The ministry said that intensive economic restructuring has become critical for the next five-year period due to rapid international integration and technology advances which demanded the Southeast Asian economy to search for new competitive advantages.
The economic restructuring between 2010 and 2015, the ministry said, revived macro-economic stability and reduced damages caused by inefficient resource allocation, but still generally failed to renovate the growth model and the economic structure.
Under the draft project, three pillars of the economic restructuring by 2020 would be ensuring reasonable economic growth and macro-economic stability, boosting the high-added-value economic sector and developing an independent and dynamic economy to ensure the national security and social order and safety.
Accordingly, inflation would be controlled at 5% per year, the State budget deficit would be cut to between 3.5% and 4% of gross domestic product (GDP), public debts down to below 62% of GDP and foreign currency reserve equivalent to five months of imports. In addition, business environment would be lifted to be equivalent to the ASEAN+3 level (Singapore, Malaysia and Thailand).
Vietnam would focus on boosting the development of key economic sectors, including agro-forestry-fishery sector, six prioritised service lines such as logistics, business development, tourism, and banking and financial services, in addition to university education and vocational training, and 13 prioritised industries (including electronics, agricultural machinery, shipbuilding, and environment and energy saving, in addition to automobile, chemicals and oil).
Private firms would play a key role in the restructuring of economic sectors, the draft said.
Existing problems included investment-based growth, slow improvements in productivity as well as disappointing results of the restructuring of the public investment, State-owned enterprises, the financial system and the agricultural sector, the ministry pointed out.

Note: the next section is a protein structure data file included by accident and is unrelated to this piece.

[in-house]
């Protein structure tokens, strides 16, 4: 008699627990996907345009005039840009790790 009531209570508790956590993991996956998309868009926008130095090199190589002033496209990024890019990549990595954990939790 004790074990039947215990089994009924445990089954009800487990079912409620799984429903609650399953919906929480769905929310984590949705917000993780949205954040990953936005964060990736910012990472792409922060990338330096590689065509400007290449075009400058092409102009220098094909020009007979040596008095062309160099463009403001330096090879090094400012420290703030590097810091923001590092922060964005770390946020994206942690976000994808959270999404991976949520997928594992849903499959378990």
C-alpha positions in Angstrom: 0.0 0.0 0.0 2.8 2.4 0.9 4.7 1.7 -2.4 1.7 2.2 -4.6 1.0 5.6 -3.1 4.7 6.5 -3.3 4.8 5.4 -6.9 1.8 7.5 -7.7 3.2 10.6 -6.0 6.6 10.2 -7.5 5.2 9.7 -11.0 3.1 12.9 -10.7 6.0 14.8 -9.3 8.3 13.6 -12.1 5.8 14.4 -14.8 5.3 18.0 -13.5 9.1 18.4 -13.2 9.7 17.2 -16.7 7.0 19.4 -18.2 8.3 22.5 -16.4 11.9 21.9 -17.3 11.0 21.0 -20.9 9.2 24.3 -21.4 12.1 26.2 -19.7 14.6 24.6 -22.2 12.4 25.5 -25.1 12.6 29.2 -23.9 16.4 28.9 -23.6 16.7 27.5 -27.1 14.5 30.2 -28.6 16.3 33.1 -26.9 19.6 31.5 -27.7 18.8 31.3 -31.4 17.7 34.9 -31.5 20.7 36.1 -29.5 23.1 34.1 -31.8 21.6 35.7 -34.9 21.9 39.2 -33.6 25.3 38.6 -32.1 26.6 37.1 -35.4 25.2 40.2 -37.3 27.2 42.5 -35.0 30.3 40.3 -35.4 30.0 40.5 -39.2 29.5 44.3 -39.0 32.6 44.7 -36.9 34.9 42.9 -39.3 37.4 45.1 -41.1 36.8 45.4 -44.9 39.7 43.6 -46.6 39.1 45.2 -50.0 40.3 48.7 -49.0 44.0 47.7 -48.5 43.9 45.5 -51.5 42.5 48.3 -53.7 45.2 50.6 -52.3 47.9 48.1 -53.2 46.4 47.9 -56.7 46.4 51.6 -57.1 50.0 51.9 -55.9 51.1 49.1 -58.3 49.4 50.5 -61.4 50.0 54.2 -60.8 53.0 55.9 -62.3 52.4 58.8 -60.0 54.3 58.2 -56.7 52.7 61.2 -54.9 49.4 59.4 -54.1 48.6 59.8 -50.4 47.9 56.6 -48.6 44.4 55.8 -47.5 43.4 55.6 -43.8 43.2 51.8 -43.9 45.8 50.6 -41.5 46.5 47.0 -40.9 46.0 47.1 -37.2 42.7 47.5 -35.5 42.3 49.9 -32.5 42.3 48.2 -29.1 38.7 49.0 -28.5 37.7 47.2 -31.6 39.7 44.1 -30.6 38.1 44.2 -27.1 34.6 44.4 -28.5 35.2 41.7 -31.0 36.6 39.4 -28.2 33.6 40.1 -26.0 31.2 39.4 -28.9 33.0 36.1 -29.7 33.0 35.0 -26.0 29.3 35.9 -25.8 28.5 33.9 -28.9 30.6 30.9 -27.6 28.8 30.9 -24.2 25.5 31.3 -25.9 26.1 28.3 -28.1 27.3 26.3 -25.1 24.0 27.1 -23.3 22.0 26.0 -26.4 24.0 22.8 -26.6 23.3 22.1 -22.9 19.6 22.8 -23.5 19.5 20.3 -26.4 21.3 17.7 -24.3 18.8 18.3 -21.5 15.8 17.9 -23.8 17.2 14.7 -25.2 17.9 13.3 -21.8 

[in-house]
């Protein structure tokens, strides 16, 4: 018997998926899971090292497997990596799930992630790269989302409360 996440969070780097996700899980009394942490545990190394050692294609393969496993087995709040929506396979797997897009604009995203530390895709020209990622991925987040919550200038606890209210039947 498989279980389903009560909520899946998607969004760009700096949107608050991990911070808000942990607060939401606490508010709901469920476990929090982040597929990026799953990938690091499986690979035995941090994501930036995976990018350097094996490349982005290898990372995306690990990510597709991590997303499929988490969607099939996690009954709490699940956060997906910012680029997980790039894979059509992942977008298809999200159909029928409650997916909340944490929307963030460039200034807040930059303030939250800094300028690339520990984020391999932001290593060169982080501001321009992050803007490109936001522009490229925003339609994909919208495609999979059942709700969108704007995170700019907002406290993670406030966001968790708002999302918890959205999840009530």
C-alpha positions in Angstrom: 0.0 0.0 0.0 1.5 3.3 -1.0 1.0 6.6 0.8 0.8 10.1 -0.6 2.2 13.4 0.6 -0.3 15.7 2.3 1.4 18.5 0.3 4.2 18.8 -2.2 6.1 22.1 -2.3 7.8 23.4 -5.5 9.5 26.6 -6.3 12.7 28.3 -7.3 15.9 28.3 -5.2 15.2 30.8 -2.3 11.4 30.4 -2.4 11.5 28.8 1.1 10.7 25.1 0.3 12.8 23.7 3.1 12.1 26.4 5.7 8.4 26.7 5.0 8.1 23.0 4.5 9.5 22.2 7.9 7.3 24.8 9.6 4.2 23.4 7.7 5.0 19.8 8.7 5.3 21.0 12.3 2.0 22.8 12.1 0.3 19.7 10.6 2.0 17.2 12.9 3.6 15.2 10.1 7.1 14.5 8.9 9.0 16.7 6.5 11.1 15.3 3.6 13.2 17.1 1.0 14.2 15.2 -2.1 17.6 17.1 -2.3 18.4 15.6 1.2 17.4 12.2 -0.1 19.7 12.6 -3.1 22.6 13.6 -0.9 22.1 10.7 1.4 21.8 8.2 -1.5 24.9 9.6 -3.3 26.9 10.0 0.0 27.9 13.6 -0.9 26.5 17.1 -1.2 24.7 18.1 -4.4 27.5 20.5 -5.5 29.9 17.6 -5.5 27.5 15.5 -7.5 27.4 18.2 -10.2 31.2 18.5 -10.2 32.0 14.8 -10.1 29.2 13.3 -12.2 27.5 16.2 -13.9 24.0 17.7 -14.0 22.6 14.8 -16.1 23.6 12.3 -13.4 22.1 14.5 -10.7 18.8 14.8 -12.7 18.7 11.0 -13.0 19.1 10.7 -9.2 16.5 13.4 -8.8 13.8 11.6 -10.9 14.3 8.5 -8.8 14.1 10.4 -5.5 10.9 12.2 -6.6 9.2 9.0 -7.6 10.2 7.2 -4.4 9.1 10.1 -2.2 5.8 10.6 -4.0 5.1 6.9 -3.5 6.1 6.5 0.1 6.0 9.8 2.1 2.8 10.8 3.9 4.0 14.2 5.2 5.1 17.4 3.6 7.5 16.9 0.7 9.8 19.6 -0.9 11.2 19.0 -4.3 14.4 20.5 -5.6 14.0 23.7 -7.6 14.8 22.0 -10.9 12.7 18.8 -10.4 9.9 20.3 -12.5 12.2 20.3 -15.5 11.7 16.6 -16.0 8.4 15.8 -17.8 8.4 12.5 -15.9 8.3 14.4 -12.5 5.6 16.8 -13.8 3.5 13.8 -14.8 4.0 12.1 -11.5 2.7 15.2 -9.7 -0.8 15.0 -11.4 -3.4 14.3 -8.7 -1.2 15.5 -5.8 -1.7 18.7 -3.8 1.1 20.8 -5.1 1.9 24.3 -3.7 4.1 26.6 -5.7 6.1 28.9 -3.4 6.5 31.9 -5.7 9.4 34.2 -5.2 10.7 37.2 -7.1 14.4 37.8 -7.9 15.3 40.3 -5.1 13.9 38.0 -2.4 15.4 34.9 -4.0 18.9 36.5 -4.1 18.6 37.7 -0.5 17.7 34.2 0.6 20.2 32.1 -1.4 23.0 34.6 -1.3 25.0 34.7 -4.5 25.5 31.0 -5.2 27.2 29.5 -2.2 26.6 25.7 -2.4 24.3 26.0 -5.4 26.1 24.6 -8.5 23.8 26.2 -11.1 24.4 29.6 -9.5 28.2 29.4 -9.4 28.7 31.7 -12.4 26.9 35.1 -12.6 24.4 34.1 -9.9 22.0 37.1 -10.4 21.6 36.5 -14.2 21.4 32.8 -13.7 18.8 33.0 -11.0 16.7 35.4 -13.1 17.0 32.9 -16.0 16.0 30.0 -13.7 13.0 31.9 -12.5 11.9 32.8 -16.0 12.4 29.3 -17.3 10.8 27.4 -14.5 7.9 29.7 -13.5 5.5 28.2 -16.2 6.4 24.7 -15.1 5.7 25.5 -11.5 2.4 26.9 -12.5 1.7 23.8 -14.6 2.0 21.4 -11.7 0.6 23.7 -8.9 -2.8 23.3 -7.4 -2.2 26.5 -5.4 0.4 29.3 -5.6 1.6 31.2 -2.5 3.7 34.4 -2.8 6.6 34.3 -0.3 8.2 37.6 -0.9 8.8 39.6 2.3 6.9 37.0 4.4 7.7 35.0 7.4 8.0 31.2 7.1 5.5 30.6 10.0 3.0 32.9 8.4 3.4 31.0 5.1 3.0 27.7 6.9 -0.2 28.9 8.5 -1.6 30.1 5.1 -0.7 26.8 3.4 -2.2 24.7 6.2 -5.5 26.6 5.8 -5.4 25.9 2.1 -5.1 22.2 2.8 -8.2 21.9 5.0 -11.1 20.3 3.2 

The next restructuring phase must focus on building a firm ground for long-term and sustainable growth, which could only be achieved through improving efficiency, productivity and quality to form a more dynamic economic structure with higher competitiveness and larger growth potential, the ministry said in the draft project on the economic restructuring between 2016 and 2020 which is now being raised for comments.
Policies would encourage investments from the private sector and foreign direct investment, the draft said, targeting at least 150 out of 500 the leading global multinational corporations, together with policies to promote the development of the private sector, especially start-ups.
Regarding the financial market, the draft said efforts to reduce bad debts would continue together with restructuring credit institutions to limit system risk and boost operation efficiency. The lending interest rate would be cut to the average level of developing countries, or around 5% while 70% of commercial banks fully implement Basel 2 by 2020.
The draft also set goals of boosting agricultural production towards high quality and high added value, promoting the co-ordination and supply chains among regions and sectors, improving land use efficiency, building skilled labour force and restructuring public services towards efficiency.